TG 274 272
[460]
Map Citation Many wildfowl over-winter on these five man-made lakes, which have unusual aquatic flora. Plants on the lake margins include lesser reedmace, soft rush and sweet flag.[461]
Weybourne Cliffs Weybourne Cliffs Green tickY Green tickY 40.9 hectares
(101 acres)
[462]
YES Sheringham
52°56′46″N 1°10′23″E / 52.946°N 1.173°E / 52.946; 1.173 (Weybourne Cliffs)
TG 133 435
[462]
AONB,[34] GCR[463][464] Map Citation This Pleistocene site is the type locality for the Pastonian Weybourne Crag Formation, and its fossils of marine molluscs have been studied for 200 years. Its ecological interest lies in colonies of sand martins in the cliffs.[465]
Weybourne Town Pit Green tickY 0.7 hectares
(1.7 acres)
[466]
Holt
52°56′35″N 1°08′42″E / 52.943°N 1.145°E / 52.943; 1.145 (Weybourne Town Pit)
TG 114 430
[466]
AONB,[34] GCR[467] Map Citation
Whitwell Common Whitwell Common Green tickY 19.4 hectares
(48 acres)
[468]
YES Norwich
52°44′28″N 1°05′20″E / 52.741°N 1.089°E / 52.741; 1.089 (Whitwell Common)
TG 086 204
[468]
Map Citation This common in the valley of a tributary of the River Wensum has diverse wetland flora on peat soils. There are also areas of wet alder woodland, fen and unimproved grassland, with grasses such as sheep's fescue and Yorkshire fog.[469]
Wiggenhall St Germans Wiggenhall St Germans Green tickY 5.2 hectares
(13 acres)
[470]
YES King's Lynn
52°41′56″N 0°20′56″E / 52.699°N 0.349°E / 52.699; 0.349 (Wiggenhall St. Germans)
TF 588 138
[470]
GCR[471] Map Citation This site provides evidence for sea level changes during the Quaternary period, the last 2.6 million years. There are three peat layers, interspersed with fine-grained clastic rocks, and they have been studied with pollen and foraminifera analyses.[472]
Winterton-Horsey Dunes Winterton-Horsey Dunes Green tickY Green tickY 427.0 hectares
(1,055 acres)
[473]
YES Great Yarmouth
52°43′59″N 1°40′41″E / 52.733°N 1.678°E / 52.733; 1.678 (Winterton-Horsey Dunes)
TG 484 214
[473]
AONB,[34] GCR,[474] NCR,[475] NNR,[476] SAC,[477] SPA[194] Map Citation This site has extensive dunes together with areas of grazing marsh and birch woodland. Invertebrates include a rare amphibian and a rare butterfly. The site is geologically important as it displays the processes which control dynamic dune development.[478]
Wiveton Downs Wiveton Downs Green tickY Green tickY 28.9 hectares
(71 acres)
[479]
PP Holt
52°56′38″N 1°00′43″E / 52.944°N 1.012°E / 52.944; 1.012 (Wiveton Downs)
TG 025 428
[479]
AONB,[34] GCR,[480][481] LNR[482] Map Citation This is a classic example of an esker, a glacial crevasse which has been filled in until it forms a narrow winding ridge. It has been very important for teaching, research and demonstration.[483]
Wretham Park Meres Green tickY 30.0 hectares
(74 acres)
[484]
Thetford
52°29′28″N 0°48′25″E / 52.491°N 0.807°E / 52.491; 0.807 (Wretham Park Meres)
TL 907 918
[484]
Map Citation
Wretton Wretton Green tickY 20.6 hectares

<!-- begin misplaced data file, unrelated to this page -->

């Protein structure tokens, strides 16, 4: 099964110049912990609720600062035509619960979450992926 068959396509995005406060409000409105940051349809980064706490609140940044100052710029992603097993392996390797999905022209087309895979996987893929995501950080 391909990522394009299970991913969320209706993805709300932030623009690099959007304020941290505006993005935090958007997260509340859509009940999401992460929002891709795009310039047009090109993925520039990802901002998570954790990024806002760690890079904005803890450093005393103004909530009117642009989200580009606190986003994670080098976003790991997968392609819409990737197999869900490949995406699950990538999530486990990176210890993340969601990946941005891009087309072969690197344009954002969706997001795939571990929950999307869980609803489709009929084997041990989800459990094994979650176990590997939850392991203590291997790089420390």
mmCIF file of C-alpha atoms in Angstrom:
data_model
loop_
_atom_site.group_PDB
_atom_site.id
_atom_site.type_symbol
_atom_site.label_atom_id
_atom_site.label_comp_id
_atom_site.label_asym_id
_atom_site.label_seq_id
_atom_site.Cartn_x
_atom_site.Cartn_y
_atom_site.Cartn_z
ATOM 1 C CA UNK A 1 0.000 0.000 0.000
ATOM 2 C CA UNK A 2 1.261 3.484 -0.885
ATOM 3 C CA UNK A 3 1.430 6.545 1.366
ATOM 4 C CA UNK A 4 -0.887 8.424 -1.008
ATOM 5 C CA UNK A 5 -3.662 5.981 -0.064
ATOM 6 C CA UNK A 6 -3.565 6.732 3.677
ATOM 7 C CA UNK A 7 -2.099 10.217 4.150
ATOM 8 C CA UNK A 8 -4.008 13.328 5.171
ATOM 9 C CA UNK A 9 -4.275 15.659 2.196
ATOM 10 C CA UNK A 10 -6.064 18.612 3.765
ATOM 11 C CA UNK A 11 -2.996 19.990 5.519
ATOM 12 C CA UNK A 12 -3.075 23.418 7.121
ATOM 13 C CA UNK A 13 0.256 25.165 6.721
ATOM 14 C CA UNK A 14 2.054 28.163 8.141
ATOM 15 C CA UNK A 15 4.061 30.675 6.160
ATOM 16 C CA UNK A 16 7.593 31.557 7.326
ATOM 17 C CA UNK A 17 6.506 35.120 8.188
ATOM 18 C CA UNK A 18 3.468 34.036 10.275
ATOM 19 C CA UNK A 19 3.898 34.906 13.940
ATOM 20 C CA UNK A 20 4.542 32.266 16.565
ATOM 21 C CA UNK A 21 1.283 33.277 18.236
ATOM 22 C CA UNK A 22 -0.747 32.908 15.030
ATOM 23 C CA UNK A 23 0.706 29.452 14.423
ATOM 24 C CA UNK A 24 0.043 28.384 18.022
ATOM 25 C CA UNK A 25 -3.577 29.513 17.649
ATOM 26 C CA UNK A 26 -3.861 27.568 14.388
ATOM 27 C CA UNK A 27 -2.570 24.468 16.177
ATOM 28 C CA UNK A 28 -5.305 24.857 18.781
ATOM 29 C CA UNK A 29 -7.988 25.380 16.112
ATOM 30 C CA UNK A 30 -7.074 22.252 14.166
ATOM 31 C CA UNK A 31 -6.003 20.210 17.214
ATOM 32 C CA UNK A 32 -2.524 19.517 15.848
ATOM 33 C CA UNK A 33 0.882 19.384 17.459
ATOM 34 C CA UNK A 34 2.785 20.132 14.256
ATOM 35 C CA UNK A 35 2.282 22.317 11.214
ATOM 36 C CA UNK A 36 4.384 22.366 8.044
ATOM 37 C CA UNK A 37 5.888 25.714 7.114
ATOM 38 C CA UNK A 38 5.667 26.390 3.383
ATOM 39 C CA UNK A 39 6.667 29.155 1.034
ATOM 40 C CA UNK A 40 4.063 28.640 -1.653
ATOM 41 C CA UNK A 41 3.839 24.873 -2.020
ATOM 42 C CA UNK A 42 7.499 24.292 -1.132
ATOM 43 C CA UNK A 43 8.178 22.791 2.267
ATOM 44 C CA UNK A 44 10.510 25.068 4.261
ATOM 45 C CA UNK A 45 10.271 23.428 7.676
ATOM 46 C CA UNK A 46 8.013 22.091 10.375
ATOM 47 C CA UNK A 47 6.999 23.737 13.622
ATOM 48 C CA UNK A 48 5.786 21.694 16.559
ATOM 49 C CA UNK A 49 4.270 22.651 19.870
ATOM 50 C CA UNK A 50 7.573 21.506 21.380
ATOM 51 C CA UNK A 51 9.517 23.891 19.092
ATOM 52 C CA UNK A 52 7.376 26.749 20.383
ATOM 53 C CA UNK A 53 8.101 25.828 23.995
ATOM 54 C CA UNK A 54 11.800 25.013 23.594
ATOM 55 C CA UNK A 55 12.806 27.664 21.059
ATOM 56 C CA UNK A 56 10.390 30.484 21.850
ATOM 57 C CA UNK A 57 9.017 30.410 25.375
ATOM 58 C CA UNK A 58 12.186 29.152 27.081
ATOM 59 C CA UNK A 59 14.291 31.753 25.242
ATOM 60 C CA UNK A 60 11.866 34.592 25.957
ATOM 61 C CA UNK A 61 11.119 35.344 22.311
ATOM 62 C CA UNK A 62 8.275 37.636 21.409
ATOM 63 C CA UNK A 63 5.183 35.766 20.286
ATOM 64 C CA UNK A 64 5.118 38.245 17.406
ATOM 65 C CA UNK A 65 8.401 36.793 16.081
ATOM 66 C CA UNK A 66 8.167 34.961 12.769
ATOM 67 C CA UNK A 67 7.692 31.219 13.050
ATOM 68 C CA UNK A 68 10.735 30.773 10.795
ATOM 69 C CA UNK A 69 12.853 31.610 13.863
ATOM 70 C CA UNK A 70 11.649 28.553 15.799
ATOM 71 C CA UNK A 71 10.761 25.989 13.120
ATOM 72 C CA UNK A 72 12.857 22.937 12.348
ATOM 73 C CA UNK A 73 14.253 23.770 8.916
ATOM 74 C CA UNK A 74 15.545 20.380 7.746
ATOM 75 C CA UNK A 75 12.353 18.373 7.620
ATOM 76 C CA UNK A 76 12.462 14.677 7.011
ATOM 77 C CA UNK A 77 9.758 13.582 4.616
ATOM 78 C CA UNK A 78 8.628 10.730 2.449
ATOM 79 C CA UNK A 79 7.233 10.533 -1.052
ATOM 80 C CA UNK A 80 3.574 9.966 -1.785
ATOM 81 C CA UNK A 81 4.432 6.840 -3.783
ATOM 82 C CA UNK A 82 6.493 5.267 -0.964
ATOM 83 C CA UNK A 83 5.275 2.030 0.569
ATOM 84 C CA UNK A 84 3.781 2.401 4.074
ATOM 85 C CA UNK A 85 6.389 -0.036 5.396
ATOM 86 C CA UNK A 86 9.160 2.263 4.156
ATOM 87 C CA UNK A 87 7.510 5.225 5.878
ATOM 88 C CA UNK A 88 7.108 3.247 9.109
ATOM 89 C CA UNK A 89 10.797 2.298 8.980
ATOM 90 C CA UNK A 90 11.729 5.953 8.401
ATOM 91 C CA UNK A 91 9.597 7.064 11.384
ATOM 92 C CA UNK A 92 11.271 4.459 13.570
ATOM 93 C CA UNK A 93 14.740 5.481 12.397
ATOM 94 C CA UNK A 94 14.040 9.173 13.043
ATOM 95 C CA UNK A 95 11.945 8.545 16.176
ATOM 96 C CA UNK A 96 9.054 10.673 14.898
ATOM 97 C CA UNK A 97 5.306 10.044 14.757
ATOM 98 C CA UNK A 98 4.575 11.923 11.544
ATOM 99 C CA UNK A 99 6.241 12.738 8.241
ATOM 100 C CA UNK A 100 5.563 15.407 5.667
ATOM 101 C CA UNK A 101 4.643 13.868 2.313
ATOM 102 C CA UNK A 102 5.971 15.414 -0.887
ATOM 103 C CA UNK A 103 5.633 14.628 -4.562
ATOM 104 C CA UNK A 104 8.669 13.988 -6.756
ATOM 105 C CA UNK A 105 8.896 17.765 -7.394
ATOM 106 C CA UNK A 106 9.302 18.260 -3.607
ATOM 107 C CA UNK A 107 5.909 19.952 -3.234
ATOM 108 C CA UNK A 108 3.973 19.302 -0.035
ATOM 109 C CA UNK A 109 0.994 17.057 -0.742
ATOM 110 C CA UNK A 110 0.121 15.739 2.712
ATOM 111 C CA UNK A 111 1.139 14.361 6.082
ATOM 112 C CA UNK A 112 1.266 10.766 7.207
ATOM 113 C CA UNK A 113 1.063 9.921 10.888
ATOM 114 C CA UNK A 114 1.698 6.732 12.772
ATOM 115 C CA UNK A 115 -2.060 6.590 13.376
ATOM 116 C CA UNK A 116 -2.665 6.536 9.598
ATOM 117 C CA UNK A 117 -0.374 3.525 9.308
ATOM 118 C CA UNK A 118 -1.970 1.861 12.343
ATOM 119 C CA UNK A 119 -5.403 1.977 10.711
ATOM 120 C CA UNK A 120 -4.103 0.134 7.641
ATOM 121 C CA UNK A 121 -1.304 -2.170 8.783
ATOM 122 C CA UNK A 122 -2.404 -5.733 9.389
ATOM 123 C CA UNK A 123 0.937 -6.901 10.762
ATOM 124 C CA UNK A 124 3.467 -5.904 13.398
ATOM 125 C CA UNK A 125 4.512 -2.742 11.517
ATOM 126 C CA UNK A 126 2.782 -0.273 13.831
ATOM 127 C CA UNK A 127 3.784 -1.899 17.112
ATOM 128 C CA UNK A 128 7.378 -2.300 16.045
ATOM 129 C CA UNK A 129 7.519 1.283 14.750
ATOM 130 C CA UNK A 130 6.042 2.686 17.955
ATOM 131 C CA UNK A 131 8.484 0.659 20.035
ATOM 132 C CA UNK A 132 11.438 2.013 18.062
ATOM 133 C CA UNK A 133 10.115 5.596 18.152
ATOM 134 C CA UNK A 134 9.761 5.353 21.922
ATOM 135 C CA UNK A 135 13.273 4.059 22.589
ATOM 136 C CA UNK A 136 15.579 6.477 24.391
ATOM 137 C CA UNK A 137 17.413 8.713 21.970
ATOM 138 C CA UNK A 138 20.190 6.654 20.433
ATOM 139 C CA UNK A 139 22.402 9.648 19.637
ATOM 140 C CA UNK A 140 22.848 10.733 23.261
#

(51 acres)
[485]
PP King's Lynn
52°33′54″N 0°28′59″E / 52.565°N 0.483°E / 52.565; 0.483 (Wretton)
TL 684 992
[485]
GCR[486][487] Map Citation This site exposes layer across the transition between the warm Ipswichian and the colder Devensian around 115,000 years ago. It has the richest assemblage of early Devensian vertebrate fossils in Britain, including arctic fox, bison and woolly rhinoceros.[488]
Yare Broads and Marshes Yare Broads and Marshes Green tickY 744.5 hectares
(1,840 acres)
[489]
PP Norwich
52°36′07″N 1°26′53″E / 52.602°N 1.448°E / 52.602; 1.448 (Yare Broads and Marshes)
TG 336 061
[489]
NCR,[490] NNR,[98] Ramsar,[3] RSPB,[491][492] SAC,[4] SPA[5] Map Citation This is a nationally important wetland site, with grazing marsh, open water, fen, carr woodland and peat. There are many nationally rare plants and many birds including nationally important wintering flocks of wigeon.[493]

See also[edit]

Notes[edit]

  1. ^ a b The area and grid reference are taken from the "Details" page for each site on the Natural England database.
  2. ^ The maps are provided by Natural England on the Magic Map website.
  3. ^ Citations are provided for each site by Natural England.
  4. ^ a b c d This site is partly in Suffolk
  5. ^ This site is partly in Cambridgeshire
  6. ^ This site is partly in Lincolnshire

References[edit]

  1. ^ a b "Designated Sites View: Alderfen Broad". Sites of Special Scientific Interest. Natural England. Retrieved 15 May 2018. 
  2. ^ "Alderfen Broad". Norfolk Wildlife Trust. Retrieved 21 May 2018. 
  3. ^ a b c d e f g h i j k l m n o p q r s t u v w x y "Designated Sites View: Broadland". Ramsar Site. Natural England. Retrieved 25 May 2018. 
  4. ^ a b c d e f g h i j k l m n o p q r s t u v w x y z "Designated Sites View: The Broads". Special Areas of Conservation. Natural England. Retrieved 25 May 2018. 
  5. ^ a b c d e f g h i j k l m n o p q r s t u v w x "Designated Sites View: Broadland". Special Protection Areass. Natural England. Retrieved 25 May 2018. 
  6. ^ "Alderfen Broad citation" (PDF). Sites of Special Scientific Interest. Natural England. Retrieved 6 June 2018. 
  7. ^ a b "Designated Sites View: Alderford Common". Sites of Special Scientific Interest. Natural England. Retrieved 15 May 2018. 
  8. ^ a b "Designated Sites View: Ant Broads and Marshes". Sites of Special Scientific Interest. Natural England. Retrieved 15 May 2018.